Monday, January 10, 2005

Review - Raincoat

I have just become a big fan of Rituparmo Ghosh having watched only one film of his - Raincoat. It's a poignant film that deals with nostalgia and has to be one of the better films that i have seen this summer.

Two estranged lovers meet again and pretend that life has turned out really well for them. The setting matches the mood - an old dark house in hues of blue and grey, filled with furniture, no electricity, the windows are shut and its raining outside. The background sounds are muffled. This is where the main part of the film, i.e. their meeting is set. The real world is outside, inside, in the dark, they act out their pretence. There are flashbacks to the past, but these are small and deal with a particular moment and emotion connecting the past and present.
Midway through their meeting, the woman leaves the house and a stranger enters. The windows are opened, outside light and sound pervade inside and the curtain is drawn from their pretence. The true story emerges but the intrusion is so sudden and brief that you are left wondering whether there is more to the story. But then the woman returns, the stranger leaves, the windows are shut and we are once again back into the pretense. In the dark and quiet, nostalgia for the way things were reawakens.

The story is beautifully told. No songs, thank god. The background score and the dialogues are local, rustic, appropriately reflecting the character of small town people in a large city. Its a well choreographed film with beautiful poetry, a must see.

Links to other reviews:

My Thesis

Two and a half months since i finished my thesis, the trauma is over and i can finally talk and write about it without shuddering. The thesis was a big chapter in my life (i spent a whole year on it) and it thus merits atleast one post. But because its a fairly big topic, i'll break it into more than one post.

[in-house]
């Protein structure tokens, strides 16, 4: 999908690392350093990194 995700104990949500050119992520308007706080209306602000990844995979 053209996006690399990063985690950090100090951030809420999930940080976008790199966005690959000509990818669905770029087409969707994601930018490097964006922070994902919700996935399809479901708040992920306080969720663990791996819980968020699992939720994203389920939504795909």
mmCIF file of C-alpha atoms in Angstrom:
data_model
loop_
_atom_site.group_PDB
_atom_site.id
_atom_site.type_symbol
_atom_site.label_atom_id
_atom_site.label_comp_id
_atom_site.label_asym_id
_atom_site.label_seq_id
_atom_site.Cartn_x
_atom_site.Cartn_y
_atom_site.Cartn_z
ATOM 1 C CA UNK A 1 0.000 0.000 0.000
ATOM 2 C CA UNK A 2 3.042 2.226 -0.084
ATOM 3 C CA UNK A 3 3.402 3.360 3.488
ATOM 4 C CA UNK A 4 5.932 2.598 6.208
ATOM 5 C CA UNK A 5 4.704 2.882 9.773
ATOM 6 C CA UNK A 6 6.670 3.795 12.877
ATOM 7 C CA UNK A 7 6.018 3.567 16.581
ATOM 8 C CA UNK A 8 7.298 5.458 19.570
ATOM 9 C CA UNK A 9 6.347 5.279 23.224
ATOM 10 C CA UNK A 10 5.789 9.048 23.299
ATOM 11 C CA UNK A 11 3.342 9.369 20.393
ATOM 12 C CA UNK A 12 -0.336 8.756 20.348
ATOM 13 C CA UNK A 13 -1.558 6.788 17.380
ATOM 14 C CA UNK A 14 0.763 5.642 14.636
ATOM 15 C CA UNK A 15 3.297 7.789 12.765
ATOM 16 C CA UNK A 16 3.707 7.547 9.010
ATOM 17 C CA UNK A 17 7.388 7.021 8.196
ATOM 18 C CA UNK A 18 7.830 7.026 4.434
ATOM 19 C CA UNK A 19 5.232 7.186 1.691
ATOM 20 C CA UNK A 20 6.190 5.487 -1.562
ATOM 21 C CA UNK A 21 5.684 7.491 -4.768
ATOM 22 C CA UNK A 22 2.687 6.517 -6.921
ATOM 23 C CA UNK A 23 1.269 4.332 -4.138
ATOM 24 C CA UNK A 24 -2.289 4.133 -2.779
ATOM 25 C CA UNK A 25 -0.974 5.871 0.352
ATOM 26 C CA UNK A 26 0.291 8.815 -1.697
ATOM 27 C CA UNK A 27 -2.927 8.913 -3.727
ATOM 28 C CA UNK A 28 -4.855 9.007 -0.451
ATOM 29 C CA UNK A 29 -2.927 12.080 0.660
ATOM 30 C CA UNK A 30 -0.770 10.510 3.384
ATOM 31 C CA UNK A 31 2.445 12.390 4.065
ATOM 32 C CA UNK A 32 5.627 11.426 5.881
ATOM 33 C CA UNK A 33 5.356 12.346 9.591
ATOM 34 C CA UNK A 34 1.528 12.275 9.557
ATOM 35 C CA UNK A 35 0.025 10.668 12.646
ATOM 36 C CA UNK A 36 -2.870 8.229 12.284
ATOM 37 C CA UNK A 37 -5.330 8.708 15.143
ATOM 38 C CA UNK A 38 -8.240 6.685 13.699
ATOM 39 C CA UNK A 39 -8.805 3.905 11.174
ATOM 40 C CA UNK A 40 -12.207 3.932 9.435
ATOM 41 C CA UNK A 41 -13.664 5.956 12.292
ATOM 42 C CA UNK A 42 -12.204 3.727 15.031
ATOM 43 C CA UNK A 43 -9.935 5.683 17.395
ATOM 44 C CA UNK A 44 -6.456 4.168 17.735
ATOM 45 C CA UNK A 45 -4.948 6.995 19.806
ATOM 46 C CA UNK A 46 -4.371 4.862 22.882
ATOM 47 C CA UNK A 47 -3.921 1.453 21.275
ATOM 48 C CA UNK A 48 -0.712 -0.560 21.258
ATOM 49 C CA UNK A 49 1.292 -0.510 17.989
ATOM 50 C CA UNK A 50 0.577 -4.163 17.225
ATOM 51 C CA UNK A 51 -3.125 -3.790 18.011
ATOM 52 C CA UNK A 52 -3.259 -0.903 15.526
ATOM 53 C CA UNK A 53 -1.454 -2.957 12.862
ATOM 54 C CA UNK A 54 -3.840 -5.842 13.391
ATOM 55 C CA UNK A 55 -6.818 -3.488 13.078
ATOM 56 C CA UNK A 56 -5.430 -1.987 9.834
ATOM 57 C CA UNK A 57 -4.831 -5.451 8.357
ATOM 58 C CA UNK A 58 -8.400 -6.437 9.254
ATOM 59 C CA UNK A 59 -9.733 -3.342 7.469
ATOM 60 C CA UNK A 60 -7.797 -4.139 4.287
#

The thesis was on "Privacy and Security in Personalized Ubiquitous Systems". The basic idea was that you should be able to store a profile with your interests on a mobile device (smart phones, PDA etc) and then walk into a shop and get personalized service based on the information that the shop owner retrieves from your profile. And this must happen in a manner that protects your privacy. The shop would ofcourse need some ubiquitous infrastructure (google if you dont know what ubiquitous is) to interact with your device and retrieve information from it.

Long posts are tiring for the reader and the blog-writer. My solution, screenshots and related links in later posts.

Tuesday, January 04, 2005

Review - The Violent Land by Jorge Amado

Jorge Amado is a Brazilian writer and wrote this novel in 1942. The novel's story is basically about the struggle between an aristocratic family, the Badaros, and a middle-class planter Colonel Horacio Silveira for a crucial piece of land for the growing of cacao. Amado's true subject--and one he frequently comes back to--is the effect of the Bahia region's vast cacao plantations on the local citizens and the communities in which they live. Having heard a lot about Amado, the novel was somewhat of a letdown. The book was written in Portuguese and i read an English translation, so perhaps i should blame the translation.

The novel's flow continously varies; it's frustratingly slow at times, describing in detail the local vegetation, customs, the people and their characters. At other times, it quickly skips over long periods of time, e.g., the first section deals with the boat trip and the following sections takes the reader some years after the trip. The main characters in the novel are the 'colonels' who own the cacao plantations and their hired killers (there was a Portuguese term for them that i forgot). Through the main plot (the struggle between the Badaros and Colonel Horacio), Amado provides us with a window into that period and how continous cyclic violence shaped people's lives. We are confronted with a lawless land to which the allure of quick money draws people and from which few return alive and unchanged. In the story, Amado continously returns to the local topography drawing a parallel between the violence perpetuated by the colonels and their thugs, and the surrounding forests. The image thus is of a land seeped in violence both natural and man-made and thus the novel's title.